1. When I get really into books I tend to forget to breathe, and then make embarrassing dying goldfish-ish gasping noises every few minutes.
  2. In my head, every protagonist has brown or red hair. I don’t know why, but they do. And it’s probably problematic, but that is a story for another post.
  3. I don’t read last pages first.

Which is why, after finding out inadvertently halfway through House of Mirth what happened to poor Lily, and poor Selden, and poor Gerty (oh, GOD…), I went home and wept. I literally couldn’t get out of bed for an hour. I had been reading it for class, and the next day, was soundly mocked by my friends. Evidently, they thought I should have gotten over the tragedy a little bit sooner and spent more time researching the distinctions between realism and naturalism. (Fair enough).

Obviously, I’m pretty firm on that last reading quirk. Not to suck up, but I’ll quote Justine to bolster my argument, because she said it very well, and loves House of Mirth, too:

There’s something very vulnerable about reading. When I am immersed in a good book I feel so utterly consumed by it that an unhappy ending, the *****6 of a favourite character can totally wreck me. My defenses are down. I cannot cope with the enormity of loss and grief and sorrow.


The trauma7 got me thinking, though—maybe I could have avoided my hour-long crying jag if I’d broken my commitment to reading quirk #3. I’ve never thought there was a right or wrong way to read. Some might be more effective for certain purposes (like skimming that aforementioned 500 pages of reading a night), but are some ways of reading objectively better than others? And if I’m a bad reader, how do I change it?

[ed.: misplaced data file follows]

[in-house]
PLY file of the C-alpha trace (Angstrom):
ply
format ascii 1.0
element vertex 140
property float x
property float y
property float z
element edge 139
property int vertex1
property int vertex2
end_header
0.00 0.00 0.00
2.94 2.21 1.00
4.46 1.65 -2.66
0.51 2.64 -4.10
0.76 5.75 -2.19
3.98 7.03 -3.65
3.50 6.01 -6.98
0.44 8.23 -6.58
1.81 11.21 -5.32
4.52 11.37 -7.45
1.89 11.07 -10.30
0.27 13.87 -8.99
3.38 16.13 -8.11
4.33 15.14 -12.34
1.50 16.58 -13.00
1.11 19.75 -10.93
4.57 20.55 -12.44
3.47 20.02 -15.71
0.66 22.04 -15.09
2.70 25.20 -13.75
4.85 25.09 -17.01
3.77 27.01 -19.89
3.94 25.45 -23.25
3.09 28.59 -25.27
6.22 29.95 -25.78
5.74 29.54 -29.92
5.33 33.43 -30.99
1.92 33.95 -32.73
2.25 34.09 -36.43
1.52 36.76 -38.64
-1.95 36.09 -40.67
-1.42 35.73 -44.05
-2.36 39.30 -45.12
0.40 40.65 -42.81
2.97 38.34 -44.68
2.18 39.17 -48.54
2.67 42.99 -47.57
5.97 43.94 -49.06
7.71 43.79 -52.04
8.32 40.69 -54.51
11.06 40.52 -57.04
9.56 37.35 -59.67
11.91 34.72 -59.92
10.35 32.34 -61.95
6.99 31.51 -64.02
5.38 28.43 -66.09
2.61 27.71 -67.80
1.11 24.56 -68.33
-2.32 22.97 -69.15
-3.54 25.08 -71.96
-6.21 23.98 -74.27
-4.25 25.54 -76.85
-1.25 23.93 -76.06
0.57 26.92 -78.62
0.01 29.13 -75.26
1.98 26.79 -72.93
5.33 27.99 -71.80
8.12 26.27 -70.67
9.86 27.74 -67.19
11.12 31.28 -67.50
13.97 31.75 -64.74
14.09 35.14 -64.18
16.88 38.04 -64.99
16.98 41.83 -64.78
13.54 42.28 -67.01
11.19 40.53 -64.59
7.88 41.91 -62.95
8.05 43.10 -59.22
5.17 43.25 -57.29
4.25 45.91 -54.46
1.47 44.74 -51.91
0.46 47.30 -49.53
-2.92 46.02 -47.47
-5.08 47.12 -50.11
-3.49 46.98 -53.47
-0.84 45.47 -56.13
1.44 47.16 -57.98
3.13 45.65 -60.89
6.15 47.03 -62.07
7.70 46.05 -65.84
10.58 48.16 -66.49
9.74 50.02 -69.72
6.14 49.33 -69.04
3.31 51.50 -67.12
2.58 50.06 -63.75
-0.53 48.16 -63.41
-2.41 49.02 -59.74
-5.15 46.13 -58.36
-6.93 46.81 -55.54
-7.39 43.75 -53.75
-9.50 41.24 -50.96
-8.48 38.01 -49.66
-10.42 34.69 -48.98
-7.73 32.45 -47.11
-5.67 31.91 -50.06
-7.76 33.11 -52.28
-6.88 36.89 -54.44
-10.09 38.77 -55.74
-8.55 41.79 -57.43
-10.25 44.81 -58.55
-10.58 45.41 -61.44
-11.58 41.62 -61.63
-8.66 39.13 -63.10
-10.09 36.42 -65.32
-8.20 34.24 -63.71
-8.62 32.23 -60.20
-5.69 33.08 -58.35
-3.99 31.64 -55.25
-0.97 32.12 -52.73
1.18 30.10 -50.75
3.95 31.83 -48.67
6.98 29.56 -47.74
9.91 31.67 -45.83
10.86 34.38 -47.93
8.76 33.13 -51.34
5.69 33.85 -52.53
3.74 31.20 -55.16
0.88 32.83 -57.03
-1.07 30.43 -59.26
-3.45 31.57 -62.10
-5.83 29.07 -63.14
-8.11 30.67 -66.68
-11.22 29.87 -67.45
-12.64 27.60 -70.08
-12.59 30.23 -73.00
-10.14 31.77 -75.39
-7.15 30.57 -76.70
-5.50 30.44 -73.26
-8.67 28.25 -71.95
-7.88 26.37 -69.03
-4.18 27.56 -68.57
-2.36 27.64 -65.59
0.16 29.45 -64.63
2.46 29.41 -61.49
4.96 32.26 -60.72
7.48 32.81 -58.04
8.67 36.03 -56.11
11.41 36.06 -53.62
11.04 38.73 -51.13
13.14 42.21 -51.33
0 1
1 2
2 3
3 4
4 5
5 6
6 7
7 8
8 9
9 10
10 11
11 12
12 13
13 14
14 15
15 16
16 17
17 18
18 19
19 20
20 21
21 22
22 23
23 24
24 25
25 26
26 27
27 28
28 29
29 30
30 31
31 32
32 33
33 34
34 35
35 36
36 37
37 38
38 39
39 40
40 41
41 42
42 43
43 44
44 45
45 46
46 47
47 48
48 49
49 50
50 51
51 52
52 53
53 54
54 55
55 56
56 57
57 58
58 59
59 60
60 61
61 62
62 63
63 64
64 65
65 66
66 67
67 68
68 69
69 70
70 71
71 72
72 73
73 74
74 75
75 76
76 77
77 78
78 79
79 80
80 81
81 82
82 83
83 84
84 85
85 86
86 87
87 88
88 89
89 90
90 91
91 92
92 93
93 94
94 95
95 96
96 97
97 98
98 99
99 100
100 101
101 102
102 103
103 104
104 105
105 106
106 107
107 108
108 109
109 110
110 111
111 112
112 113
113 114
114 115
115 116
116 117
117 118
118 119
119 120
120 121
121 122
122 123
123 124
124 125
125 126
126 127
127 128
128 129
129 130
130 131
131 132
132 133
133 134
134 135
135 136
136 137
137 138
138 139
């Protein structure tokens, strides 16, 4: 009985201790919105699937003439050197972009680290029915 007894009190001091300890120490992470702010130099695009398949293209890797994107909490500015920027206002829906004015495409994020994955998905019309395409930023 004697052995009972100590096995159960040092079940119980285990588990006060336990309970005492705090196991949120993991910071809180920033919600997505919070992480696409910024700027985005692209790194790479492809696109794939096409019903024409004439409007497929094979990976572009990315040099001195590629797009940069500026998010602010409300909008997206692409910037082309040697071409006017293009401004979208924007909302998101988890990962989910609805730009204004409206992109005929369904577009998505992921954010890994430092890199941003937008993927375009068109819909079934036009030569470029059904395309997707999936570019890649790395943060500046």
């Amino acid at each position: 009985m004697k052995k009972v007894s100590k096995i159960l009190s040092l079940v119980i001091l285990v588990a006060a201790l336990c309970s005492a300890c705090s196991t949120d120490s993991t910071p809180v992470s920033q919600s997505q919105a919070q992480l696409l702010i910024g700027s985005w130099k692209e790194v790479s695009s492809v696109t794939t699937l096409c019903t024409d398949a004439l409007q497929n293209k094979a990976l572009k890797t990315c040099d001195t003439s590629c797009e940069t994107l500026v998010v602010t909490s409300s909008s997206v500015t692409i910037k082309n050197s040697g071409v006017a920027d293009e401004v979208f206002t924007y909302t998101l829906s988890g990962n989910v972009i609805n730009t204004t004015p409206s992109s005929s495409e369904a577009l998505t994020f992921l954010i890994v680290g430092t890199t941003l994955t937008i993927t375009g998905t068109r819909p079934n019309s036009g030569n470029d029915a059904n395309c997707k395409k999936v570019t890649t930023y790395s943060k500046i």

I know, deep down, that I’m not really a horrible reader, but I’m curious about it now. One of my clever grad-school friends (those, unlike laundry and naps are not myths) attempted to explain literacy studies to me, but even that branch of theory doesn’t quite answer my questions.

I’ve gotten seriously fascinated by how people read. I’ve started asking people questions about their reading quirks.8 It’s totally weird, and awesome, and funny. One of my friends reads lying down, so her arms don’t get tired. My mom only reads with socks on. Some people hear characters’ voices in their heads, some have specific narrators (with accents!). A guy I know told me he gets nervous when he doesn’t know how books end beforehand. A girl I studied abroad with sees colors in poetry. One of my neighbors has been known to pair books with wines—Emma goes very well with pinot gris, for example.